Have we stumbled upon a new genre of terror: Ballerina Horror?
Probably not, but there’s no doubt that the new feature film, Black Swan, is the finest high-art horror we’ve seen in some time. Don’t be fooled by its mainstream popularity. This is, at its core, a horror film. Black Swan follows the mental breakdown of a ballet dancer (Natalie Portman) as she appeals to her darker nature for the lead part in Swan Lake. We follow her breakdown as she mentally deteriorates between audition and opening night.
What makes this movie brilliant—and also what defines it, for me, as a horror film—is that it contains the five key elements of horror: dissonance, multi-sensory manipulation, atmosphere, distress and metaphor.
Dissonance: Horror has been described as reality with a twist. The foundation of the genre is dissonance, the slightly displaced feeling one gets when confronting the abnormal in a normal situation. The brain has a particular script it follows, and when events break from the script, one is left with an unsettled feeling. This is where horror lives. In Black Swan, we have the normalcy of the theater and home life, two places often associated with civility, comfort and stability. When these worlds take on an unexpected menacing quality, the viewer becomes as unsettled as the lead character.
Multi-sensory manipulation: While Black Swan is visually stunning, it manipulates all the senses in achieving its effect. Sound, in particular. From every crack of a joint to the juxtaposition of a classical score both beautiful and terrifying, the soundtrack has the viewer on edge as much as the visuals. Unsteady and over-the-shoulder camera angles disorient the viewer, creating a palpable feeling of distress in the gut (as close as a movie can get to touch), and imagery associated with taste and smell (food, sex, blood) contribute to the overall feeling of unease.
Atmosphere: Great horror isn’t born of action, but rather of possibility. I’m referring to Hitchcock’s proverbial ticking bomb here. Black Swan creates tension by showing the protagonist’s gradual deconstruction. We begin with subtle clues—bleeding fingers, hallucinatory moments, family dysfunction—that build upon one another to create an environment in which the viewer is unable to trust all that they see. It is an integral part of the horror genre.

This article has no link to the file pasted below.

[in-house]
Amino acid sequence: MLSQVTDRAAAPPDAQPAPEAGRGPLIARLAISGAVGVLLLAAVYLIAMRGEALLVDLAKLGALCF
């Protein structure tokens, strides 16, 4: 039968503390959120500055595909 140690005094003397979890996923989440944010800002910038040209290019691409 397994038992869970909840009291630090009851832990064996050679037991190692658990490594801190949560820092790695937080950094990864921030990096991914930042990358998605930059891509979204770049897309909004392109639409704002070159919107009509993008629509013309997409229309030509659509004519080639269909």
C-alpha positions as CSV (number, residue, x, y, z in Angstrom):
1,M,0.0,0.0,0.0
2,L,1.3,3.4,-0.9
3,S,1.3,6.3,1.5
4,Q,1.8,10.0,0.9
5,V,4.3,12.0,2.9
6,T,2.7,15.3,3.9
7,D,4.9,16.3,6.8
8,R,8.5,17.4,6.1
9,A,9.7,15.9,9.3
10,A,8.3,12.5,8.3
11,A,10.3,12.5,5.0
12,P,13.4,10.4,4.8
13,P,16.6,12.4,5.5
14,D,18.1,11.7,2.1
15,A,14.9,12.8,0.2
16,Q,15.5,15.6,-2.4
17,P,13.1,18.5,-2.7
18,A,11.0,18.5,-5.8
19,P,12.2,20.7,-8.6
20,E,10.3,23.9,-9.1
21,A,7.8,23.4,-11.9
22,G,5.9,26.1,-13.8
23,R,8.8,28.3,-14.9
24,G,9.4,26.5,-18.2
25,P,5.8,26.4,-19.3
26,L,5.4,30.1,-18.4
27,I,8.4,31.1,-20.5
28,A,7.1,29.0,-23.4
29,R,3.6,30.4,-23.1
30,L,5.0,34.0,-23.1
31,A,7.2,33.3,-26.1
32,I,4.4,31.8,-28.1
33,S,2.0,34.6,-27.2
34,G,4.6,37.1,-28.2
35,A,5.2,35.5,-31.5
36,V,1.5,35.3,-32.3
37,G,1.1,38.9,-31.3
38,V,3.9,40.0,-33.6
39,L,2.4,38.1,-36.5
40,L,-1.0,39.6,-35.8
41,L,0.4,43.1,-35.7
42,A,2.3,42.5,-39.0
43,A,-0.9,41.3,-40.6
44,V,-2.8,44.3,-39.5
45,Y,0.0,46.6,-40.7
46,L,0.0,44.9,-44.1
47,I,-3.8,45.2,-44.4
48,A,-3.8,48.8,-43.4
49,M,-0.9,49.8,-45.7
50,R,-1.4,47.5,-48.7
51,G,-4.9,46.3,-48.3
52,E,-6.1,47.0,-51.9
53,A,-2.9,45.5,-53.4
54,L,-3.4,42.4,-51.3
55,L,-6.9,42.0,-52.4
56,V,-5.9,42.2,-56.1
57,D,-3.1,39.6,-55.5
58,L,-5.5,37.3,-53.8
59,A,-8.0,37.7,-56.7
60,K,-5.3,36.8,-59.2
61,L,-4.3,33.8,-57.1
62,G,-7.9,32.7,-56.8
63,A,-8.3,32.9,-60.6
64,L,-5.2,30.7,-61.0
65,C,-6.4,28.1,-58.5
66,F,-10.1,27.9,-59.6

Distress: What is horror without distress? There’s not much more to say about that, except that Black Swan never allows the viewer a moment of comfort. Rather than burning out on this energy, it escalates to the inevitable conclusion.
Metaphor: Finally, all great horror is metaphor, be it symbolic of a period in time or the manifestation of an individual’s or a culture’s anxieties, great horror is never just about horror. It’s always a manifestation of something else. In Black Swan, it’s the duality of human nature. Portman’s character must perform as both the white swan and the black. Her technique is flawless, and her innocence befitting the white swan. It is the black swan—the darker, emotional side of her personality—she has difficulty tapping into. The director encourages her to delve into her darker half, and this journey is what causes the psychological distress represented in the film. The universal metaphor here is that we all must confront the existence of our dual natures (see Stephen King’s The Dark Half for another great example of this).
There is also a more personal metaphor here as well about the act of creation. No great artist becomes great by being the “white swan.” Great art comes from plunging into the depths of our natures, our worst possibilities, our most passionate selves. This is why so many great artists have lived in such distress—and why the creative process is the wellspring of great horror.
The result is a beautifully conceived and stunningly executed acid trip of a film worthy of all its praise. Dark, sexy and thoroughly disturbing, Black Swan is the exemplar of the highest potential of horror.